During some organic chemistry studies (through an old online course material) I ran into a doubt about the equilibrium in tautomeric forms of some heteroaromatics.

First, the context:

On the course webcast, it was said that on the molecule 2-pyridone we have a tautomerism equilibrium like in the image below, where the pyridone form is favored instead of the 2-hydroxipyridine form.

Pyridone Tautomerism Equilibrium

Pyridone Tautomerism Equilibrium

Each tautomer have 2 major contributors for resonance, listed on the image below (for the 2-hydroxipyridine and 2-pyridone respectively):

Resonance Contributors

On the 2-hydroxipyridine resonance forms (left) we have on the left side of the equilibrium an aromatic uncharged molecule and on the right side an aromatic charged molecule. However the most electronegative heteroatom (oxygen) is positively charged and the nitrogen negatively charged. This makes this resonance form a weaker contributor.

On the 2-pyridone resonance forms (right) we have on the left side of the equilibrium a non aromatic (8pi $\ce{e-}$) uncharged molecule and on the right side an aromatic (6pi $\ce{e-}$) charged molecule, where the oxygen is the negatively charged heteroatom, matching the electronegativity character of each heteroatom. This favors the 2-pyridone tautomer.

Another factor mentioned was the dimerization of the molecule, which was geometrically favored in the 2-pyridone form, as seem below:


So far so good, the doubt comes when the tautomers of 2-mercaptopyridine are discussed.

Tautomers equilibrium of 2-mercaptopyridine:

Tautomers of 2-mercaptopyridine

It's known that the thione form (right) is favored. It's not explained as detailed as in the pyridone case why, so I decided to analyse it.

I've drawn the 2 major contributors of resonance on each tautomer. I'll show and discuss them.

First the thiol tautomer form resonance contributors:

Thiol tautomer

On the left we have an uncharged aromatic (6pi $\ce{e-}$) molecule. On the right we have a charged and also aromatic (6pi $\ce{e-}$) molecule, with a positive charge on sulfur and a negative charge on nitrogen.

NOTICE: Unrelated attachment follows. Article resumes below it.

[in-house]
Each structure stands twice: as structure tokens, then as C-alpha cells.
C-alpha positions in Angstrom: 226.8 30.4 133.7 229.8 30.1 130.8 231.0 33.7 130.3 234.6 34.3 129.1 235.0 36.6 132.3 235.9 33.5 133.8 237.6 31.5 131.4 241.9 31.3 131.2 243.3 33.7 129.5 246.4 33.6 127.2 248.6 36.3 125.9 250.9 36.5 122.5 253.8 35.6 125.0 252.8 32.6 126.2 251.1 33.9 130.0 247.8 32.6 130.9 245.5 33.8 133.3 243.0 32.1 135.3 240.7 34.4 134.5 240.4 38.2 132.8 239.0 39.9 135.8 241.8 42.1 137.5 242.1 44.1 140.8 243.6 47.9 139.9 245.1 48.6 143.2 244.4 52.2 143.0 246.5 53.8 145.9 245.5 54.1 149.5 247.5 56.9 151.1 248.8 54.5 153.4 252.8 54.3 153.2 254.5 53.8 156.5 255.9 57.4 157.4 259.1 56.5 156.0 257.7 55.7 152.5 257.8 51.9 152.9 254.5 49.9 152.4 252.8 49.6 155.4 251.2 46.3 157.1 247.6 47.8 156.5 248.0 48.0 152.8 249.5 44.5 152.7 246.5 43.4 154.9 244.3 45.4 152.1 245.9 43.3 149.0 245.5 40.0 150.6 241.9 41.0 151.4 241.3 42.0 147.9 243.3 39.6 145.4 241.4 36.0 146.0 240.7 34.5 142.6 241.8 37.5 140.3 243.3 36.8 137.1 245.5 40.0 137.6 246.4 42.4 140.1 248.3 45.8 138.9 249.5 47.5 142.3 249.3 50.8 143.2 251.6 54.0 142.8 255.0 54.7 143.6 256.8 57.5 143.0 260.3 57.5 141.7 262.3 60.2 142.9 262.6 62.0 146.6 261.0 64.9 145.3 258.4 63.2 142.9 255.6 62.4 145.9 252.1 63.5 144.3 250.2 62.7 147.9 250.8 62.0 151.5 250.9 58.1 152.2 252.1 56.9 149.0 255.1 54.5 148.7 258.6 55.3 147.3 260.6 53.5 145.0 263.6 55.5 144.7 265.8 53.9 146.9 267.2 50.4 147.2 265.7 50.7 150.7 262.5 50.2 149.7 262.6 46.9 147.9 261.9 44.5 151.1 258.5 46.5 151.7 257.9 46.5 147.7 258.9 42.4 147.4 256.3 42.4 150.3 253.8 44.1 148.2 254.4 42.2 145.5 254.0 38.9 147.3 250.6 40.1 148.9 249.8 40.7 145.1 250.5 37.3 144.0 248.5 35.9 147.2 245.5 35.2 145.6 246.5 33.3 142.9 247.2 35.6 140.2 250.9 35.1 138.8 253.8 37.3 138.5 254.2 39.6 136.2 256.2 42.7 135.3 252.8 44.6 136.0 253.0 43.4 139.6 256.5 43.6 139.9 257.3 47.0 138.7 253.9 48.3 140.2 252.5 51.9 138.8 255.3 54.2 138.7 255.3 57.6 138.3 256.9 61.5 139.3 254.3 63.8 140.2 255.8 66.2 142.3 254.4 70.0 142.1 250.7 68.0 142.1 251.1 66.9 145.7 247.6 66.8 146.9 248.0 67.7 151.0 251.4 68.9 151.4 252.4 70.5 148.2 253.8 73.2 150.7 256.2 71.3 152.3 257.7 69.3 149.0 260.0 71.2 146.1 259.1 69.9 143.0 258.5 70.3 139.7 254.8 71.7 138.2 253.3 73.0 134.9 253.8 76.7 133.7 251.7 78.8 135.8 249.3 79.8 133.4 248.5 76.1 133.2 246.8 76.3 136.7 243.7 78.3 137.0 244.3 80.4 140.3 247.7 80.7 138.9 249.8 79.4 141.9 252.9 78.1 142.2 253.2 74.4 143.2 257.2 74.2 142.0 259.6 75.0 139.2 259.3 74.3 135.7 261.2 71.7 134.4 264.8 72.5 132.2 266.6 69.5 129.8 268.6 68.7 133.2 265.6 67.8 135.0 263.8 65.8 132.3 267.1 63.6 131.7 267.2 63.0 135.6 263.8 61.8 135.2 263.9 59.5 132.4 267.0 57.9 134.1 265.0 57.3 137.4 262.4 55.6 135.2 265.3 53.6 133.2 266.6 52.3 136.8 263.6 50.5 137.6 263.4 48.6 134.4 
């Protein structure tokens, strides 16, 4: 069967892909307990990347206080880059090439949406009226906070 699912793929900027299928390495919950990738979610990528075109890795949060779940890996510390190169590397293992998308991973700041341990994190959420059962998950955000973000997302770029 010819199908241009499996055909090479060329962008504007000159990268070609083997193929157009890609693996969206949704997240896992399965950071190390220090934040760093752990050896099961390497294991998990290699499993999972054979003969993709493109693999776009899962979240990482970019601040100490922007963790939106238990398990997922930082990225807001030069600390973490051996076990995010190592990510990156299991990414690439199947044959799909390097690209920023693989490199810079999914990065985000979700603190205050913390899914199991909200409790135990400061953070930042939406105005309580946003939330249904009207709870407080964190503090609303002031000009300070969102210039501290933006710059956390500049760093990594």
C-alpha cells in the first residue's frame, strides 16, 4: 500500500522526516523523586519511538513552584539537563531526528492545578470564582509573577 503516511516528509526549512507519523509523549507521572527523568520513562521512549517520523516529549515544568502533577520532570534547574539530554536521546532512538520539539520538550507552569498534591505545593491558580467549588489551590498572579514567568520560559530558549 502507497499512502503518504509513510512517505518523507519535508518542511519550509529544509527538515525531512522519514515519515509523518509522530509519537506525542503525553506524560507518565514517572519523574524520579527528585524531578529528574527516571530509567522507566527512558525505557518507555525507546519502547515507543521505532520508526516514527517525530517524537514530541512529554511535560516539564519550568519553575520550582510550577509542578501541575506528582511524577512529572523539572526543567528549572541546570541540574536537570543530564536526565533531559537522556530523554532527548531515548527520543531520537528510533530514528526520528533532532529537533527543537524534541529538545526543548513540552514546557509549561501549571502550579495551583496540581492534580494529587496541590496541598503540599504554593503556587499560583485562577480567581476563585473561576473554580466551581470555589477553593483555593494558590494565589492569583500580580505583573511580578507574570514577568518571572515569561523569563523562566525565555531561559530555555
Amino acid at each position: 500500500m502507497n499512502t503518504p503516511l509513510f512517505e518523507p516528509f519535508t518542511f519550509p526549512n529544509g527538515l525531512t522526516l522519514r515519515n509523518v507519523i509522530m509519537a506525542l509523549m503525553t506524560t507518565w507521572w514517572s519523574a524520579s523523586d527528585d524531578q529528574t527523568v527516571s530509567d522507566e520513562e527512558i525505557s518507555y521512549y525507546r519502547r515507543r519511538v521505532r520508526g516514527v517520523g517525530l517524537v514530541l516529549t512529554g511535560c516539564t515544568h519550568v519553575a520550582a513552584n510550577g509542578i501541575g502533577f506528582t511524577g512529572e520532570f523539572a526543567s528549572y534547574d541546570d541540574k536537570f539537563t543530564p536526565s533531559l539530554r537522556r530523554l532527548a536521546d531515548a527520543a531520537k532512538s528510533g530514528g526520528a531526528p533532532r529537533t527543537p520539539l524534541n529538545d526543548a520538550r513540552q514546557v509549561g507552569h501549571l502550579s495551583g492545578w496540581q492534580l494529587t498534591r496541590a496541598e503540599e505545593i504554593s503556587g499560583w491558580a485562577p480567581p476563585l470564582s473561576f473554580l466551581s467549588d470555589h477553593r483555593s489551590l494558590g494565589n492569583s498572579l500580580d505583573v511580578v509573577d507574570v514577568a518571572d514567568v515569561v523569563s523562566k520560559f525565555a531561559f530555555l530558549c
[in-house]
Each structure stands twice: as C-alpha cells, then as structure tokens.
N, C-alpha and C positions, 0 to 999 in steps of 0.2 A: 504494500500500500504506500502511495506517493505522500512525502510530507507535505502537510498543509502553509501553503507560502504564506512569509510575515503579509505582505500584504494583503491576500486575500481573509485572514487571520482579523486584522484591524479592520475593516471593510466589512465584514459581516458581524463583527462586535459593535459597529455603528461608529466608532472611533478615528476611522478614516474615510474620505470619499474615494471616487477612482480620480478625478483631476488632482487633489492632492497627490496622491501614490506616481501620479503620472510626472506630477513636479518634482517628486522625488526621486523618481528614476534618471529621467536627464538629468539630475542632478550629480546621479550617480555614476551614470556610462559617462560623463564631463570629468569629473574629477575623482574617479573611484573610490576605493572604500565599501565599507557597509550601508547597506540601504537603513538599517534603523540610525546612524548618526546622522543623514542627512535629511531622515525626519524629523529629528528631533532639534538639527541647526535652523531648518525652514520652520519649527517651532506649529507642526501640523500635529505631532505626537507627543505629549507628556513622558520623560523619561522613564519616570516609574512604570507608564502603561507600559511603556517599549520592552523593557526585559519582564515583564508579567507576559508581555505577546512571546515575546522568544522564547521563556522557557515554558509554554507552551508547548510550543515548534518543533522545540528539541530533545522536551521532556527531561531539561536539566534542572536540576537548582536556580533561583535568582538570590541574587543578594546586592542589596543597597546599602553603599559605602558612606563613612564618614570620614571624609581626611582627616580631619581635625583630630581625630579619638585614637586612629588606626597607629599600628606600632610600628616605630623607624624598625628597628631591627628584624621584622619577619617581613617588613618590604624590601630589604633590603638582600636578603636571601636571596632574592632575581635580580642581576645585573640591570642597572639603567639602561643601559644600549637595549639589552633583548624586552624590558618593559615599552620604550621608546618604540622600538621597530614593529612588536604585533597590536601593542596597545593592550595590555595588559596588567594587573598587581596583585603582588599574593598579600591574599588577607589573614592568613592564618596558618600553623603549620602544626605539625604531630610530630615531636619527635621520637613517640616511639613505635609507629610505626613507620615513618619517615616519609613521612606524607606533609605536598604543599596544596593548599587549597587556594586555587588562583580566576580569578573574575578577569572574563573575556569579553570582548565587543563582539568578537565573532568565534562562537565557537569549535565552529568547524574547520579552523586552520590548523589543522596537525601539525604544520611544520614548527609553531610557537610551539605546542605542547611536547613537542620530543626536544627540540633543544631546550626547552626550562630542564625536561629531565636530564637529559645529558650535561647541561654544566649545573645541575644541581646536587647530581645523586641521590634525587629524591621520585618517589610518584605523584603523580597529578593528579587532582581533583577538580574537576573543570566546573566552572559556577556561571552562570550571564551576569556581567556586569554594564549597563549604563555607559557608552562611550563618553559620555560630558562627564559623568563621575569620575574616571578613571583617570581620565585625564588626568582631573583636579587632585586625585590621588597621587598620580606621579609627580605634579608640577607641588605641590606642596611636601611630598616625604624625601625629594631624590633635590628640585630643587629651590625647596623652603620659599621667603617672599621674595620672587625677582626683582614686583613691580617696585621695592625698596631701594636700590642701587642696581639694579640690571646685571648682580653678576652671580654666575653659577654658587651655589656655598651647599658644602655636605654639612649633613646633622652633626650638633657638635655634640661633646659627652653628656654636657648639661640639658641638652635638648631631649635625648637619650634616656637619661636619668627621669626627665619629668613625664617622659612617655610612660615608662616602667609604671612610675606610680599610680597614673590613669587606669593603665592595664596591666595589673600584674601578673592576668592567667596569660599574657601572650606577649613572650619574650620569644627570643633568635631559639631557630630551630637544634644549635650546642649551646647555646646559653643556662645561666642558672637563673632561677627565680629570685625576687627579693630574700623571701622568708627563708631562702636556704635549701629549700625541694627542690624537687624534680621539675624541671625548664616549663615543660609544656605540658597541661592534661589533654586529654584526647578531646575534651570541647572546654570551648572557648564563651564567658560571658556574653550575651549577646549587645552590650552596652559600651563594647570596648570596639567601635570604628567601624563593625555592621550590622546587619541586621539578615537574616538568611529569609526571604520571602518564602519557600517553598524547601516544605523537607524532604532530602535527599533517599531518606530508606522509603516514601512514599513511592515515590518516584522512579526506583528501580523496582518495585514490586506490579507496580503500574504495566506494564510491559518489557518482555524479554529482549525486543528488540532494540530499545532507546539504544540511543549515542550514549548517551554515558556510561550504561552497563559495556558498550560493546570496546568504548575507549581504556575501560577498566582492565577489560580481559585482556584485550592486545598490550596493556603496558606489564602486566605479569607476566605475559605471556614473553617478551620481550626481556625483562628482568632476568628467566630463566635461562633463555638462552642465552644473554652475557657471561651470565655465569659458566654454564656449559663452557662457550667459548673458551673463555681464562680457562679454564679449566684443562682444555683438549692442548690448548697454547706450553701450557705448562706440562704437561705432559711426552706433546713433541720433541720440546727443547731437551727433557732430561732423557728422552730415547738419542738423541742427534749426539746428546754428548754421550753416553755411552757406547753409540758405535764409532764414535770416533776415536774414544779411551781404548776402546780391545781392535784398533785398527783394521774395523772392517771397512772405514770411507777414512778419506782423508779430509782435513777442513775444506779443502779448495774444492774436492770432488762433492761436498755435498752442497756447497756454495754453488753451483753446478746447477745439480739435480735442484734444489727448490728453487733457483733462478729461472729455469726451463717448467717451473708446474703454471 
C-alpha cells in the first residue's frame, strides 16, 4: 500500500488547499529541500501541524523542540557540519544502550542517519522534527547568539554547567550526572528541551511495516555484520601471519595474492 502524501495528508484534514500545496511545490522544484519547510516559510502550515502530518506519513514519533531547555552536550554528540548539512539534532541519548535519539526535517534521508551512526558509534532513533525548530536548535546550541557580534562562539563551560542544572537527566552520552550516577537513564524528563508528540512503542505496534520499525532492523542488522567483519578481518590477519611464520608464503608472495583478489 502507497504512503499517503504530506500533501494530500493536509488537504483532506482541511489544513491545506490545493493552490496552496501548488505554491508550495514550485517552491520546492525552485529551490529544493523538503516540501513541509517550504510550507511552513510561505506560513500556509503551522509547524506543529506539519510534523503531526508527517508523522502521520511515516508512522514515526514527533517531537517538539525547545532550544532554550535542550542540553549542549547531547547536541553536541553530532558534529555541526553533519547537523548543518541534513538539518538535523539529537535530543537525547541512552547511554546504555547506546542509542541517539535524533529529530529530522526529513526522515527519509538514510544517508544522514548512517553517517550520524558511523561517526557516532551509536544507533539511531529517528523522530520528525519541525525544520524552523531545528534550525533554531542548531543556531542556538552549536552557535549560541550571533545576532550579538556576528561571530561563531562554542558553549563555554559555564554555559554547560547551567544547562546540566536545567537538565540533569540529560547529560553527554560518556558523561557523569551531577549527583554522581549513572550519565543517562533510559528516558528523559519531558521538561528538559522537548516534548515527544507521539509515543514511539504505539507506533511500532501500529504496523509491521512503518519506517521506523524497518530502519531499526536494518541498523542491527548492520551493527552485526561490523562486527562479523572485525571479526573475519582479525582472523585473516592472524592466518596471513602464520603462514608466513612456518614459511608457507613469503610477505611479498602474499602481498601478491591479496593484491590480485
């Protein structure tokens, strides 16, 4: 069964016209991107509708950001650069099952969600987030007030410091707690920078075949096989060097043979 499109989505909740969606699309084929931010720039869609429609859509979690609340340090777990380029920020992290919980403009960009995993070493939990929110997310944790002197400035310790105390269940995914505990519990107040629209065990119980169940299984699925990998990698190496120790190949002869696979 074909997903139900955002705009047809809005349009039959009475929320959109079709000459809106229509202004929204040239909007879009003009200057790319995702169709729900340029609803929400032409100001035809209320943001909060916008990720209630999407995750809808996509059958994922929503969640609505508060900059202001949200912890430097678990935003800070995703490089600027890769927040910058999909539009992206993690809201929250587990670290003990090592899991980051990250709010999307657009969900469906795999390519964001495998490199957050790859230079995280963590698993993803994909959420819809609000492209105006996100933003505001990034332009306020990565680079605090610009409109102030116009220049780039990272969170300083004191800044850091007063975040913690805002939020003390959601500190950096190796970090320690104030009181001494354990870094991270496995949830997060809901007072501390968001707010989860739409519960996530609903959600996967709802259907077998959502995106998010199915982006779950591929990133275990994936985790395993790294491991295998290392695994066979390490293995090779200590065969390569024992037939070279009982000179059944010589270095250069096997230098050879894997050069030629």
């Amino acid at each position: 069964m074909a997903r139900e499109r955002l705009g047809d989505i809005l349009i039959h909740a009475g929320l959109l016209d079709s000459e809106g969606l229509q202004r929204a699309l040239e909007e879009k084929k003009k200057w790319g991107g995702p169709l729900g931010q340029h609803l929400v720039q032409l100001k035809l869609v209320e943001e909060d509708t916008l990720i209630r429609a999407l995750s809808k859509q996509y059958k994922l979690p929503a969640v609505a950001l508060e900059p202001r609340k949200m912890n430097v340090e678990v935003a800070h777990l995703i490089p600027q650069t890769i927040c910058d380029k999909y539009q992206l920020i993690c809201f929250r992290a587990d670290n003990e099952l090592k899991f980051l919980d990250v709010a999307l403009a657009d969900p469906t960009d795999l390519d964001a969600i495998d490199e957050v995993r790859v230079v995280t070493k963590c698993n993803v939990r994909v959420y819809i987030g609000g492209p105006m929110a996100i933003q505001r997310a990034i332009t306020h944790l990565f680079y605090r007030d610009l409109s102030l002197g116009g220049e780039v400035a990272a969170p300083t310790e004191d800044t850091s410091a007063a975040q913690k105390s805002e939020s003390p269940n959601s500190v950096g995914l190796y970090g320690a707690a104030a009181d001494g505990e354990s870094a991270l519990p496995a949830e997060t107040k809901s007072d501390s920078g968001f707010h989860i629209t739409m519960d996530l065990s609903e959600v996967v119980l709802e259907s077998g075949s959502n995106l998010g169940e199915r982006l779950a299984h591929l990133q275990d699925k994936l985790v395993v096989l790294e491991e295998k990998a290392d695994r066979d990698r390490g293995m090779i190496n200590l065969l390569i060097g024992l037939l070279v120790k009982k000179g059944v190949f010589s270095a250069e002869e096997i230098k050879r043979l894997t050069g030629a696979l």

Now the thione tautomer form resonance contributors:

thione tautomer

On the left we have a non aromatic (8pi $\ce{e-}$) uncharged molecule. On the right we have a charged aromatic (6pi $\ce{e-}$) molecule, with a negative charge on sulfur and a positive charge on nitrogen.

I could make the following assumptions after drawing those:

1) Considering only aromaticity, the thiol tautomer would be more stable than the thione tautomer, since both major resonance contributors are aromatic on thiol form, but only one contributor is aromatic on thione form.

2) Considering the heteroatoms electronegativity, knowing nitrogen is more electronegative than sulfur, the thiol tautomer would have the right charges on its charged resonance contributor, being more stable than the thione tautomer.

3) Considering the geometry for dimerization, the thione tautomer seems to have a better geometry for the hydrogen bonds and would be favored over the thiol tautomer.

Only assumption (3) is in favor of the thione formation, however it's the favored tautomer. Why so?

In the course webcast, the teacher makes it sound like having the negative charge on the sulfur and the positive charge on nitrogen would be the right charge distribution. Wouldn't the opposite be true considering that sulfur is less electronegative than nitrogen?

Here's a youtube link to the webcast mentioned: Hydroxypyridine-Pyridone Tautomerism

Thank you in advance!


Assumption (1) doesn't hold too much precedence in this case, just like in the case of 2-pyridone, so it is a minor thing to consider. In the case of the assumption (2), electronegativity is only a part of it. Sulfur atom can stabilize the negative charge better than oxygen due to it's size. For the same reason, $\ce{CH3SH}$ is a stronger acid than $\ce{CH3OH}$: $\ce{CH3S-}$ is a more stable conjugate base than $\ce{CH3O-}$. So, although sulfur has a lower electronegativity than oxygen, it is still preferred to have a negative charge on it. Thus, altogether, the thione form is more stable than the thiol.

BTW, thank you for a very detailed question and thorough explanation of your reasoning!

  • $\begingroup$ Thank you a lot! So I over simplified the factors that contribute to charge stabilization. After reading your answer I found this link that points some of those factors! [link] (masterorganicchemistry.com/2012/02/27/…) I detailed the question a lot because I've been pulling my hair trying to figure this out, didn't even continue watching the webcasts until I got an answer! Thank you again for clarifying this for me! (: $\endgroup$ – IanC Jul 17 '16 at 21:24

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